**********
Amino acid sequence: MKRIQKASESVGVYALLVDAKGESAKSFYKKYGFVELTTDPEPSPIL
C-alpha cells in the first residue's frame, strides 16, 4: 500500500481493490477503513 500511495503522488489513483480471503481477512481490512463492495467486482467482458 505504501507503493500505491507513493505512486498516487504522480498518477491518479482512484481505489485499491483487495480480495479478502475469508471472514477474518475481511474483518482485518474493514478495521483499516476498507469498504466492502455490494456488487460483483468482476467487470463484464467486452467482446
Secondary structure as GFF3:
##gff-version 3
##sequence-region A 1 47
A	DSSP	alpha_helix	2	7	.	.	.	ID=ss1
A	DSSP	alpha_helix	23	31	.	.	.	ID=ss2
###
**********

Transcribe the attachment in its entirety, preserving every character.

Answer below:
Amino acid sequence: MKRIQKASESVGVYALLVDAKGESAKSFYKKYGFVELTTDPEPSPIL
C-alpha cells in the first residue's frame, strides 16, 4: 500500500481493490477503513 500511495503522488489513483480471503481477512481490512463492495467486482467482458 505504501507503493500505491507513493505512486498516487504522480498518477491518479482512484481505489485499491483487495480480495479478502475469508471472514477474518475481511474483518482485518474493514478495521483499516476498507469498504466492502455490494456488487460483483468482476467487470463484464467486452467482446
Secondary structure as GFF3:
##gff-version 3
##sequence-region A 1 47
A	DSSP	alpha_helix	2	7	.	.	.	ID=ss1
A	DSSP	alpha_helix	23	31	.	.	.	ID=ss2
###